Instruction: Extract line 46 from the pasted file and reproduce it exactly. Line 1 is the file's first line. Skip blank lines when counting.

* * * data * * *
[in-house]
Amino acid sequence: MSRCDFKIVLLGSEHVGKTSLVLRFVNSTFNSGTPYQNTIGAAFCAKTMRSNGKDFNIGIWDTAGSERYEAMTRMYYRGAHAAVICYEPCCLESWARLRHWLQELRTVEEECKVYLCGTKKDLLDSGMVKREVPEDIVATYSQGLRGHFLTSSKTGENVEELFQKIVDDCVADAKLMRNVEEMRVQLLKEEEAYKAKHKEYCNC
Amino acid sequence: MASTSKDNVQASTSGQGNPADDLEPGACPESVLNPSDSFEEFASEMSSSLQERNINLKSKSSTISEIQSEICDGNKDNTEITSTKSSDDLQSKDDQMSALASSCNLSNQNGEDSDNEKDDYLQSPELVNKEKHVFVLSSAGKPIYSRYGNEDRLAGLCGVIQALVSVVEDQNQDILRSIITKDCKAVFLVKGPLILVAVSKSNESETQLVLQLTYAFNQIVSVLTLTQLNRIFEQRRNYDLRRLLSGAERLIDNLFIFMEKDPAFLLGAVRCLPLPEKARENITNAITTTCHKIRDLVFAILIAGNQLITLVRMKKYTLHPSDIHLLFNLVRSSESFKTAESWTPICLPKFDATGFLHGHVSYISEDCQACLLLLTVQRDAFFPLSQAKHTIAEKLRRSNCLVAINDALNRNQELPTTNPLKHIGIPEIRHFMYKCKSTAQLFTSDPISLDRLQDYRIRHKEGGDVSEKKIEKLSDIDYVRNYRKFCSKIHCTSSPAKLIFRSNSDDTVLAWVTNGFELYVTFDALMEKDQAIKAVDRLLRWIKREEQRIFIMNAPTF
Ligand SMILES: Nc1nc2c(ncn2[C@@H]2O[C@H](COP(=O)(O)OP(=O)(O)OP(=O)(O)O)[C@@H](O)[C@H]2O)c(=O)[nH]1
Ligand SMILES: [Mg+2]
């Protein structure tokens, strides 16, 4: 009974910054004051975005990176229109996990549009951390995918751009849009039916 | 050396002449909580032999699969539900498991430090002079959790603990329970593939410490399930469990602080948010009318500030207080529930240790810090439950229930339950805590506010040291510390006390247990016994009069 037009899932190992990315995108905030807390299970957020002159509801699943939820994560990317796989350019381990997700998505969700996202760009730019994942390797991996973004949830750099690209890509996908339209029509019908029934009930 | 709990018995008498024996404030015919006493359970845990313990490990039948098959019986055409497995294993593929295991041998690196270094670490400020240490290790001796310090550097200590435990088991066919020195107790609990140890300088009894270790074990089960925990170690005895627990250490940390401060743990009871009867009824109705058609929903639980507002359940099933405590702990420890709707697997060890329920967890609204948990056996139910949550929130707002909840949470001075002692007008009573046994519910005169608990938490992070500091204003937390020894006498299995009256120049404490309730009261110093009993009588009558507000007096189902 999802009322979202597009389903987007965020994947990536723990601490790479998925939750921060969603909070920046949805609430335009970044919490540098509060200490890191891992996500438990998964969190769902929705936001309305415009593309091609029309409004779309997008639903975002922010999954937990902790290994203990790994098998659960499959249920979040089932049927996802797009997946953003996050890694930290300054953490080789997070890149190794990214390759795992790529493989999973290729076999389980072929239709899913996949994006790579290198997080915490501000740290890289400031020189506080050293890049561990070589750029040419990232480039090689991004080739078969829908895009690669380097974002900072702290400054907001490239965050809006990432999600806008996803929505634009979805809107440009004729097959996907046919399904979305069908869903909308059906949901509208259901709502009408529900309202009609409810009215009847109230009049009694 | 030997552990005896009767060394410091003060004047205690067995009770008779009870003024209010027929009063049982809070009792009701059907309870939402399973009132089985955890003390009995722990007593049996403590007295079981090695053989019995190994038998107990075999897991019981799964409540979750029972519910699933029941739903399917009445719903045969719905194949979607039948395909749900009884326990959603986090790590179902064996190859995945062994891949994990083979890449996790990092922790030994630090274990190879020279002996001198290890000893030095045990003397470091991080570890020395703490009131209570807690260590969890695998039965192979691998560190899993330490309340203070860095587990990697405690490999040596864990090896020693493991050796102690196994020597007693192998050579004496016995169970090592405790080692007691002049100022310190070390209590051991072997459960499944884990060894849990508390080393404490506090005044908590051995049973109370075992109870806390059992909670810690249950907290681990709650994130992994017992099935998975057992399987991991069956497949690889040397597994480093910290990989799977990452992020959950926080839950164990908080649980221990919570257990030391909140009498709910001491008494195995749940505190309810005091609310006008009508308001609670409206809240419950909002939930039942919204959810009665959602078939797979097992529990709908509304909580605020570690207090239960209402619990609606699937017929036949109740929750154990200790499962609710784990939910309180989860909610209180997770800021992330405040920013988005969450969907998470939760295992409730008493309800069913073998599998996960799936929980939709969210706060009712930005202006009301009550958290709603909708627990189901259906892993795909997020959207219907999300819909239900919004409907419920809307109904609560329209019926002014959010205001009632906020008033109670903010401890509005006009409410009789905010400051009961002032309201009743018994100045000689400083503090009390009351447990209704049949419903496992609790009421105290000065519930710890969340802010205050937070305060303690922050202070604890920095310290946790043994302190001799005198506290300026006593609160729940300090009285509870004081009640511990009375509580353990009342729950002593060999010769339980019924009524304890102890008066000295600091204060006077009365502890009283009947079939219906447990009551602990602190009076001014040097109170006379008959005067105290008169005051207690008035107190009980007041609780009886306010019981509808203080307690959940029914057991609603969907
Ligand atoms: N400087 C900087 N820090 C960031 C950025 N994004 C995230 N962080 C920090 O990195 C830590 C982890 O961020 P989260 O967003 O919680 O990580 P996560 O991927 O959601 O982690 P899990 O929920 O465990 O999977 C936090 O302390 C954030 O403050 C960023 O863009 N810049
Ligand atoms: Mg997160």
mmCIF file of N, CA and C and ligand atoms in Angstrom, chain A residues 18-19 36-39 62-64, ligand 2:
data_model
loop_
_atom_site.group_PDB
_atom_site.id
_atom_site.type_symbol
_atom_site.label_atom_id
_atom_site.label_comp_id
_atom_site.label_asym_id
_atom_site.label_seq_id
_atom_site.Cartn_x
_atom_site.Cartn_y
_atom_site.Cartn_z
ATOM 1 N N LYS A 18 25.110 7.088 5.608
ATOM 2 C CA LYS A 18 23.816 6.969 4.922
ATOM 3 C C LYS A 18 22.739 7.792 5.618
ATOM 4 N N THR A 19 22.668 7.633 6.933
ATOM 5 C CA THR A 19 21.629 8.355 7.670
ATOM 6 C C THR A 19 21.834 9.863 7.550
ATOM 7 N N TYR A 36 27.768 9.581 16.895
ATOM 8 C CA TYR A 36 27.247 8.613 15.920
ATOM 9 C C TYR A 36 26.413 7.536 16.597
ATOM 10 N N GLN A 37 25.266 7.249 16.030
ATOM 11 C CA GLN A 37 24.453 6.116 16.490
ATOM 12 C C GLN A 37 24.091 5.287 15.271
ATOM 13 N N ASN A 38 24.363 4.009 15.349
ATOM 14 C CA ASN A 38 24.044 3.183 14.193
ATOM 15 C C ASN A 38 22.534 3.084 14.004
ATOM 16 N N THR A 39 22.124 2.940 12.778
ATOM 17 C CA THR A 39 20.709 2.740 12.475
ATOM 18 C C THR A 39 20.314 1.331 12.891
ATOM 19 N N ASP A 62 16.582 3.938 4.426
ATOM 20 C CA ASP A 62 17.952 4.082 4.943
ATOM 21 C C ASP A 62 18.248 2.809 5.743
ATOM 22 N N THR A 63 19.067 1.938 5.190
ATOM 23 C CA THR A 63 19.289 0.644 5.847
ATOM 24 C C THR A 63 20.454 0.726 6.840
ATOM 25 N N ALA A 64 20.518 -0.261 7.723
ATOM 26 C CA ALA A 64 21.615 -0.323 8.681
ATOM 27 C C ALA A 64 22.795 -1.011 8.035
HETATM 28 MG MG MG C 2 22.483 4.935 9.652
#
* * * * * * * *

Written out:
ATOM 25 N N ALA A 64 20.518 -0.261 7.723